I posted recaps of my making for 2017 and 2018. I thought I might be able to hit 100 making posts in 2019, but I fell well short of that. November and December of 2018 kind of burned me out. I did a bit in 2019 though…
Last August I picked up a free treadmill and didn’t use it once because it had a major issue. When I’d get on it and crank up the speed, either the belt was slipping or the motor couldn’t handle the load. I never got around to troubleshooting the problem. A couple of weeks ago I saw another free treadmill which was able to fold up. That was another problem with the first treadmill; it took up way too much space in the garage.
So I picked up this second treadmill and gave it a quick test when I got it home. It worked just fine at speed, but the front end wanted to tip back. I found the manual online and noticed it was missing the support leg extensions and wheels. I grabbed a couple of 1.5″ posts from my scrap wood, hammered them in, and they fit perfectly.
No more tipping over!
Last weekend I disassembled the first treadmill to salvage a bunch of parts, like the motor and speed controller. The support wheels were part of a framed piece, which I thought I could fit on to the treadmill I was keeping, so I saved them too.
Today I cut a couple of spacer blocks, chopped the leg posts, drilled some holes, and voila! The bolts I used were also saved from the other treadmill. I love when a plan works out and especially when it involves upcycling parts.
I was a little worried the posts wouldn’t be able to handle the weight of the treadmill when propped up to wheel around, but it works great. I probably won’t move the treadmill around the garage often, but it’s nice that it’ll be easy to do with the wheels instead of having to pick it up or shuffle it across the floor.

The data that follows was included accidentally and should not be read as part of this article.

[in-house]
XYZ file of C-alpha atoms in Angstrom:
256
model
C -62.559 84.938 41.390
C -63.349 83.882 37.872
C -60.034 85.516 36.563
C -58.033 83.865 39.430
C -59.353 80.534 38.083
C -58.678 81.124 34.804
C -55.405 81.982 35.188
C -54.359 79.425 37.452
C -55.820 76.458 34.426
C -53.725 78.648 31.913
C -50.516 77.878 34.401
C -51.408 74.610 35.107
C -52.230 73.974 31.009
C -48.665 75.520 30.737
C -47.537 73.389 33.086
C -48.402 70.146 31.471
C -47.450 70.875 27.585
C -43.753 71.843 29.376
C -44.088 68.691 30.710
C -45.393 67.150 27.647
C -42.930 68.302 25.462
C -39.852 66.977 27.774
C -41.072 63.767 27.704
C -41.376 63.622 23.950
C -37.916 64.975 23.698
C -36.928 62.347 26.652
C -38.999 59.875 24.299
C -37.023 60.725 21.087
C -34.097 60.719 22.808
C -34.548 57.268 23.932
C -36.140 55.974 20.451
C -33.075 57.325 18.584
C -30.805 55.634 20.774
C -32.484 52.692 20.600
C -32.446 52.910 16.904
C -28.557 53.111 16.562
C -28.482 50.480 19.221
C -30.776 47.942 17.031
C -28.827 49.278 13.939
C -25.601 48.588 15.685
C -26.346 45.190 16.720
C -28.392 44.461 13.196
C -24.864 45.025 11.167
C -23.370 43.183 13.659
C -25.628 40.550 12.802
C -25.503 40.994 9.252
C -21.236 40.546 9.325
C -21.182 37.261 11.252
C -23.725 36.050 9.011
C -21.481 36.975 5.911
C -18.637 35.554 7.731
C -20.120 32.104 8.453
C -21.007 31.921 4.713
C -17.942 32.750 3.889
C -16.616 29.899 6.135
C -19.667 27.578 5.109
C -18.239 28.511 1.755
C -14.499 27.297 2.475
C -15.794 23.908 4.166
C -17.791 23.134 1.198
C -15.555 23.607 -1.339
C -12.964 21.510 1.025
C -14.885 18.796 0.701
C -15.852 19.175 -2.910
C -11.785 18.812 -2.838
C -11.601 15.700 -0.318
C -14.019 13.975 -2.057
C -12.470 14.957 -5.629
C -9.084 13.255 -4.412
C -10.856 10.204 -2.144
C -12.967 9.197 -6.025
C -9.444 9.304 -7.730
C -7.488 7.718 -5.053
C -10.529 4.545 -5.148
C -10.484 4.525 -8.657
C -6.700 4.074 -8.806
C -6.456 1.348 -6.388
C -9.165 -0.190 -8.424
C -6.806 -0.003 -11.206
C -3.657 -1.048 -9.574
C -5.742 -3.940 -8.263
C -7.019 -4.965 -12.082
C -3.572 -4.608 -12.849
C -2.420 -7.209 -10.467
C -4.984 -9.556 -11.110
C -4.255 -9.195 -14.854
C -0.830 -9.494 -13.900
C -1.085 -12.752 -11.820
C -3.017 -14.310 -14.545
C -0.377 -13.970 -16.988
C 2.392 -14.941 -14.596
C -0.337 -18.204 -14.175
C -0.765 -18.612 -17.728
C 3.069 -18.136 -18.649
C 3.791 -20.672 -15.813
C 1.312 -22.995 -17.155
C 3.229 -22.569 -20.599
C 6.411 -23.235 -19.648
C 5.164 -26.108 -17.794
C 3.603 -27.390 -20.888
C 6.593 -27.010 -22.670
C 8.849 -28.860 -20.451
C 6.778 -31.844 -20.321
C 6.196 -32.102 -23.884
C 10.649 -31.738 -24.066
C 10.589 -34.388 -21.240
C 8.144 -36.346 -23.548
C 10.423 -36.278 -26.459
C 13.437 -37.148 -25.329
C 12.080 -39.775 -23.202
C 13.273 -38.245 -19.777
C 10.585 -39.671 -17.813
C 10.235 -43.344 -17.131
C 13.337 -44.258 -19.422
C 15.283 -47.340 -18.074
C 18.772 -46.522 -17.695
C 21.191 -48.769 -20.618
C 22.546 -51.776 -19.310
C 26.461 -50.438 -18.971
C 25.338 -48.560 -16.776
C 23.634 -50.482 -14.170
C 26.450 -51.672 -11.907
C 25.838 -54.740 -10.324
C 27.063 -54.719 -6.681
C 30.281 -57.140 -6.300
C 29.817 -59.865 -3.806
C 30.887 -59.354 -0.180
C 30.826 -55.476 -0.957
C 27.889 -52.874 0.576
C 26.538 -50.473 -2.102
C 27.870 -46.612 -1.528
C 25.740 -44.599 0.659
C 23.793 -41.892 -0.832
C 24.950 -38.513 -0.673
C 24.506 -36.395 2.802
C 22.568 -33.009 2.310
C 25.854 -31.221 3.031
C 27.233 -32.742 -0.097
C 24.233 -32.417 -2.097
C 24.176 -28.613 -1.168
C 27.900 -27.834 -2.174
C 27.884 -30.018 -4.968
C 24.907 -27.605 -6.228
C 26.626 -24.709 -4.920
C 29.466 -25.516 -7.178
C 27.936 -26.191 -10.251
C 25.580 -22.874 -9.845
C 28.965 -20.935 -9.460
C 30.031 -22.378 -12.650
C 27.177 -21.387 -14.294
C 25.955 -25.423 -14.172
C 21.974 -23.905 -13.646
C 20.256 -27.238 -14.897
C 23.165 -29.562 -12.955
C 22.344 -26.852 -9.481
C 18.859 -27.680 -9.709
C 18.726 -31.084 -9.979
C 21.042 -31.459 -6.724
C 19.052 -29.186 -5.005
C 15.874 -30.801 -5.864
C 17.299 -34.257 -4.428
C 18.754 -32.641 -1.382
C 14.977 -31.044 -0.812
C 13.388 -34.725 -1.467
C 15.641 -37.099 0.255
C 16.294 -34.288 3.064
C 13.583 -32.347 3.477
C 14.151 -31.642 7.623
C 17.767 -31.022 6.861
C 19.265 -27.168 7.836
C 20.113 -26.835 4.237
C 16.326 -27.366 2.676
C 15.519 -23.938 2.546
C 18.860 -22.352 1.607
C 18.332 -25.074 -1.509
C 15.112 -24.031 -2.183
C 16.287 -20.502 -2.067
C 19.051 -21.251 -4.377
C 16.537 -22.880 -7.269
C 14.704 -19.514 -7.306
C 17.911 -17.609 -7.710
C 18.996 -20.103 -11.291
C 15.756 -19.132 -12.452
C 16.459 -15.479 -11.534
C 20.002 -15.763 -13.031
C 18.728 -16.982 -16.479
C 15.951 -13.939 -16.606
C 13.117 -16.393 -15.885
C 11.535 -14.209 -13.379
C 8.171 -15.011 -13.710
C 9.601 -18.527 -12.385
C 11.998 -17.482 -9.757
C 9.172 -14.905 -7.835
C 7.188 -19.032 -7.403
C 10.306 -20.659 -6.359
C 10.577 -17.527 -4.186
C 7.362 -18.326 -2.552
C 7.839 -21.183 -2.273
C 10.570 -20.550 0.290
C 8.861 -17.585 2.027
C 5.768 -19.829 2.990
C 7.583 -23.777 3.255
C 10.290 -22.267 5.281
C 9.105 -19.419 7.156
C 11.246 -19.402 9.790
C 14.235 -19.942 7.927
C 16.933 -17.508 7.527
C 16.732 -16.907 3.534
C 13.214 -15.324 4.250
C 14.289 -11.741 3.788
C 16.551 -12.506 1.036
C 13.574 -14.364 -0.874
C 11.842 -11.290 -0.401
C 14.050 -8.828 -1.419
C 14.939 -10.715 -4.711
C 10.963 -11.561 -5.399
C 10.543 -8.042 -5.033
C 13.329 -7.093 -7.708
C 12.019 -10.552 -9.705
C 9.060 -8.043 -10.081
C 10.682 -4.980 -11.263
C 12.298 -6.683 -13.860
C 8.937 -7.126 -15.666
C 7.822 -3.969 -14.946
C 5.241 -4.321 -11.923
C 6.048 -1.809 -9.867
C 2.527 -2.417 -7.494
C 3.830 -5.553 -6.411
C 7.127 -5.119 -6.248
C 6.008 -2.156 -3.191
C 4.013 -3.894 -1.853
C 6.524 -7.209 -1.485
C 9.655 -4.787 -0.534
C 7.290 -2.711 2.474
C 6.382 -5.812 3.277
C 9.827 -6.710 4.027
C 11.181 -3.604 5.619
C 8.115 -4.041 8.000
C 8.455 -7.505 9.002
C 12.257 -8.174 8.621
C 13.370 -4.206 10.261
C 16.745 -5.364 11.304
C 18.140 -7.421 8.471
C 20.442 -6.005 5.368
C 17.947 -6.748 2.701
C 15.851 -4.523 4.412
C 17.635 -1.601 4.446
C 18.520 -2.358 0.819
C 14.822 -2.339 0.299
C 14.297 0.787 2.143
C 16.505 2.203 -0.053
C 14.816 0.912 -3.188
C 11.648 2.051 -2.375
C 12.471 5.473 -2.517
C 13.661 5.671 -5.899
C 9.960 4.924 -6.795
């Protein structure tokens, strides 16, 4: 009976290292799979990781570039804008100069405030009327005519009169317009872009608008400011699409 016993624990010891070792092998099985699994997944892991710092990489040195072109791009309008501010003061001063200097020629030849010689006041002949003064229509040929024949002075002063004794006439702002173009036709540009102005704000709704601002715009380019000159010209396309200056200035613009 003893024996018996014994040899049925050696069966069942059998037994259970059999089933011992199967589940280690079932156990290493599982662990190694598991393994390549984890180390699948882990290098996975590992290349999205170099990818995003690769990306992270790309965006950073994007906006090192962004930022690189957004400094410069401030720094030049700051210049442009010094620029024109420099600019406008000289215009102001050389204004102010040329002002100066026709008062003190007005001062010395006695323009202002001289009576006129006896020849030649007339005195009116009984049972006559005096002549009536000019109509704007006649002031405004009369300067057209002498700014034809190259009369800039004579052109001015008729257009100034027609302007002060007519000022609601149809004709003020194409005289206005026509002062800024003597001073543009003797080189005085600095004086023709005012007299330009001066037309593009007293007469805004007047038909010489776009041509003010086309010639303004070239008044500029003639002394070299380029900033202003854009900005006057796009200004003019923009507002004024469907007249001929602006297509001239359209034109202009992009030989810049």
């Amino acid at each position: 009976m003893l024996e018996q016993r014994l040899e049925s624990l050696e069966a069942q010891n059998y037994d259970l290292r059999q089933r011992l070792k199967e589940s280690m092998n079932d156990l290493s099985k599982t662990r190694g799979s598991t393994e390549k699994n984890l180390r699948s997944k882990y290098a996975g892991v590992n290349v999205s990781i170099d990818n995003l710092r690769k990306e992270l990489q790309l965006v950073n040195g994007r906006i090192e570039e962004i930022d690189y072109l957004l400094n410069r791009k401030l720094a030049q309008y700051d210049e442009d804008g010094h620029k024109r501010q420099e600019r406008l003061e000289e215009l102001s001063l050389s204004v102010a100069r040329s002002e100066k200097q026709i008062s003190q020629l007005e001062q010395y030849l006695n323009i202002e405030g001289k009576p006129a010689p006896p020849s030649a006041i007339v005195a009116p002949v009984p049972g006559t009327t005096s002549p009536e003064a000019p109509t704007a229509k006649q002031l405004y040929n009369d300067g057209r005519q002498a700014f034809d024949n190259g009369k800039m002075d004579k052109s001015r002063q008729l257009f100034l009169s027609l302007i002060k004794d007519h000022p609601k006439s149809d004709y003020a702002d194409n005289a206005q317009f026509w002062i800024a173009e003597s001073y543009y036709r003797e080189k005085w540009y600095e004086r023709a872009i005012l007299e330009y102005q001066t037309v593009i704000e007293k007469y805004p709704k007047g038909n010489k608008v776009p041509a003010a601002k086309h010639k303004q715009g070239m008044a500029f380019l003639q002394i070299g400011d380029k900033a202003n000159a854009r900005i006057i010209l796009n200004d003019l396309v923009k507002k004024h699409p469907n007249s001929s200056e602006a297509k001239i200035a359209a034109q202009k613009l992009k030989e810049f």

How many times will I use this treadmill in the next year though?
I haven’t been making anything in my free time lately. No woodworking. No electronics projects. I think I got burnt out from doing so many projects over November, December, and January. I have several projects started in the basement workshop and my main workbench is piled with salvaged parts from various things. My hobby desk has several electronics kits I haven’t opened. So it’s not like I don’t have projects I could be working on. I probably need to find the motivation or inspiration for that one project that gets me going again. It’ll come.
When I’m not making things, it’s a lot harder to come up with content for blog posts and continue my daily posting streak. This post marks day 938. If you’ve been following along you probably noticed a lot more pictures and random shit over the last few months. It seems like I’m getting to 6, 7, or 8 pm more often before I finally post something. I’ve thought about ending the streak, but I’m so close to 1,000 days!
It was late in 2016 when I started getting into electronics and this summer I started buying more tools and converted most of my basement into a workshop. Here’s a recap of my 2017 posts related to making or fixing things.
Wow, I did a lot of experimenting, failing, learning, and accomplishing in my “free time” last year! 2018 should be even better when I combine the new skills I’m acquiring with my list of project ideas.